Since the 'Green Zone' is the zone where we are optimally regulated, we want to support our learners in working to get themselves back to the green zone, should they find themselves in another zone. As a group, they came up with the following list:



We have been doing a lot of "noticing and naming" the emotions our learners show throughout the day and then naming the zone they are in. For example, "I see your fists are clenched and you're frowning. I see you're angry and in the Red Zone." We are beginning to work on implementing strategies for our learners to down-regulate (from the Yellow or Red Zone) or up-regulate (from the Blue Zone). 

Our 'Zones Check-In'. This allows learners to take ownership and to
visually see whether they need to up or down regulate.
                                              
Right now, we give them a strategy we feel will work best (unless they tell us what they need) and are working towards our learners doing this independently. 

Some strategies we're using:
  • Self-Regulation Centre- we have placed fidget toys and books here for learners to help down-regulate.
  • Yoga- both individually and whole group.
Our Yoga centre in the classroom
Cosmic Kids Yoga (click for link)
  • Take 5 Breathing- independently or collectively.


We (educators and students) are continuing on our learning journey about the Zones of Regulation and ways we can ensure we're regulated (Green Zone) throughout the day. We will continue building independence when up- and down-regulating.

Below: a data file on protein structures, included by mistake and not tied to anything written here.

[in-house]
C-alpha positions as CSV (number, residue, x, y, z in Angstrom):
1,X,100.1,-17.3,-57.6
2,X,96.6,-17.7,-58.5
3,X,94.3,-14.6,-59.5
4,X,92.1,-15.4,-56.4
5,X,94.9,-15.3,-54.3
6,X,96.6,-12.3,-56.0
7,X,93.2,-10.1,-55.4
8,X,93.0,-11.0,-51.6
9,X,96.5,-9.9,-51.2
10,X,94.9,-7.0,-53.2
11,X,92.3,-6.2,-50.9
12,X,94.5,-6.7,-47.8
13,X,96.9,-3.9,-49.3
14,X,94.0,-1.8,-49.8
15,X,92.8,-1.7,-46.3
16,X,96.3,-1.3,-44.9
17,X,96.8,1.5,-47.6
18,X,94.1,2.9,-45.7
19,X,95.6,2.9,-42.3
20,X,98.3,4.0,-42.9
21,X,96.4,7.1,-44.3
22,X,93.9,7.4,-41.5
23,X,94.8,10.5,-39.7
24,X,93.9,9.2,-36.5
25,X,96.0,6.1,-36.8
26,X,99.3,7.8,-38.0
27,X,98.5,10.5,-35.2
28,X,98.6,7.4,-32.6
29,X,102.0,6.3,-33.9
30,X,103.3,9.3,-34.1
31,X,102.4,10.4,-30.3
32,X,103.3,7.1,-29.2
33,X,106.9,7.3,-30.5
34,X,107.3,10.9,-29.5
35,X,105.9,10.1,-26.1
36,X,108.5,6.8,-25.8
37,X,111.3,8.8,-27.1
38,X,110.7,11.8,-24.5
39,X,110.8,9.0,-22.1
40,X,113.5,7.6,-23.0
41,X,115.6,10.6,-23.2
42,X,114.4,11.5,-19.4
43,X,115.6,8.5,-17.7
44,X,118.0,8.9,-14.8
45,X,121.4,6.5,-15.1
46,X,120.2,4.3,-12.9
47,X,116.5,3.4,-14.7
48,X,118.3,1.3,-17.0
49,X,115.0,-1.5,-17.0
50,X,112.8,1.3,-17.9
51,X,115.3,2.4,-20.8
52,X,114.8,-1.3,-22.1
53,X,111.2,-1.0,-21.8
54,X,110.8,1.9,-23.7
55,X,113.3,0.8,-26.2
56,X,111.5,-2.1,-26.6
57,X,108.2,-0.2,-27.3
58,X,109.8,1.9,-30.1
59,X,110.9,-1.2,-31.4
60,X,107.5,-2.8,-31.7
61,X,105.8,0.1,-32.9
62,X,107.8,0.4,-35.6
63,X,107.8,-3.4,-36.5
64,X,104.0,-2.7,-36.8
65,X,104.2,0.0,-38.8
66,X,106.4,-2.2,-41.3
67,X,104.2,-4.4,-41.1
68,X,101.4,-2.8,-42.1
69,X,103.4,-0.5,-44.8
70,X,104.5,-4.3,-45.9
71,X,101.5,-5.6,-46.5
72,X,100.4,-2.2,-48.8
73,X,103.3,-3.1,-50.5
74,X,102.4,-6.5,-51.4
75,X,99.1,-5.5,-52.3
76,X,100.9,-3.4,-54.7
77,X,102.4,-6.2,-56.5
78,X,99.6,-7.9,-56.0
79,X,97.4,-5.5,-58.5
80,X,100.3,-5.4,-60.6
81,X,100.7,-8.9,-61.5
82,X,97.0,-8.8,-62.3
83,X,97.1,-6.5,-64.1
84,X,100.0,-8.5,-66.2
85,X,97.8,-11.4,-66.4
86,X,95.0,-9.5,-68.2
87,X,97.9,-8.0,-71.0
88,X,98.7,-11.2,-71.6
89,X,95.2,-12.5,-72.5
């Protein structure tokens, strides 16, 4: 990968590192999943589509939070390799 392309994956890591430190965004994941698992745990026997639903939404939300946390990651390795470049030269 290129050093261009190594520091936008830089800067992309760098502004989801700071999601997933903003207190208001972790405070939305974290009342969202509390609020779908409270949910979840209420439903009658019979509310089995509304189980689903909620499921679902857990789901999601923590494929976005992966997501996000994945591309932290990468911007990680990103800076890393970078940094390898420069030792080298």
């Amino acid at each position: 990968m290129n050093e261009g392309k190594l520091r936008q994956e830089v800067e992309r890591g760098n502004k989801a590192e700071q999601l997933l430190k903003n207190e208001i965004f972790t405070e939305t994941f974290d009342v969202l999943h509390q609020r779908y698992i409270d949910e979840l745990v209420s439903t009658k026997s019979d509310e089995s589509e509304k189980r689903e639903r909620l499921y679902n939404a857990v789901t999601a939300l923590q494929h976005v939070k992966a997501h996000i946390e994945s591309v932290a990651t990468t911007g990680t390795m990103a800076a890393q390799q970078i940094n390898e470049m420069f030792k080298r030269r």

We hope you will continue to support the Zones of Regulation at home. If you have any questions, please let us know.


Friday, 4 November 2016

Embracing Fall: Leaves, the Farm & Soup!

We have loved the fall weather! We have had many opportunities to explore various fall activities. Our learners love finding leaves outside and noticing the changes. We read the book 'Leaf Man' and set up a provocation for our artists to use loose parts to create their own leaf men.




H.L. used his leaf man to demonstrate different emotions. Can you guess which is which?






Using the book as inspiration
A couple students used their leaf men to tell their own story. We have been learning a lot about emotions and feelings. Their learning came through in these books:
By: J.B.
By: El.B.
We had the opportunity to take a trip to the farm. Our learners enjoyed the fresh (and cold!) air and exploring the farm. We went on a tractor ride, hay bail maze, visited animals and went into the garden. The garden was amazing. Our learners got to go into the garden and pick a variety of vegetables. (We have been learning about 'everyday foods' so this was a lovely add on!). We asked them what they wanted to do with all the vegetables, we had 6 bags! Someone suggested soup!




Some of the veggies the kids picked.

Our chefs did a fabulous job cutting and snipping the various vegetables to add into the soup.




Yum!


We used a graph to gather information about our soup. We learned more people liked the soup!

Some learners decided to do a procedural writing about how to make soup.





We also did a taste test of various vegetables we picked. Look at all those describing words our learners used!

We were so impressed with each of our learners for trying the soup and vegetables. It was so powerful for them two experience farm to table and to have a part in that. Involve your children in the process of getting food, prepping food, cooking food and eating food (especially those picky eaters) as it helps engage them in the whole eating experience.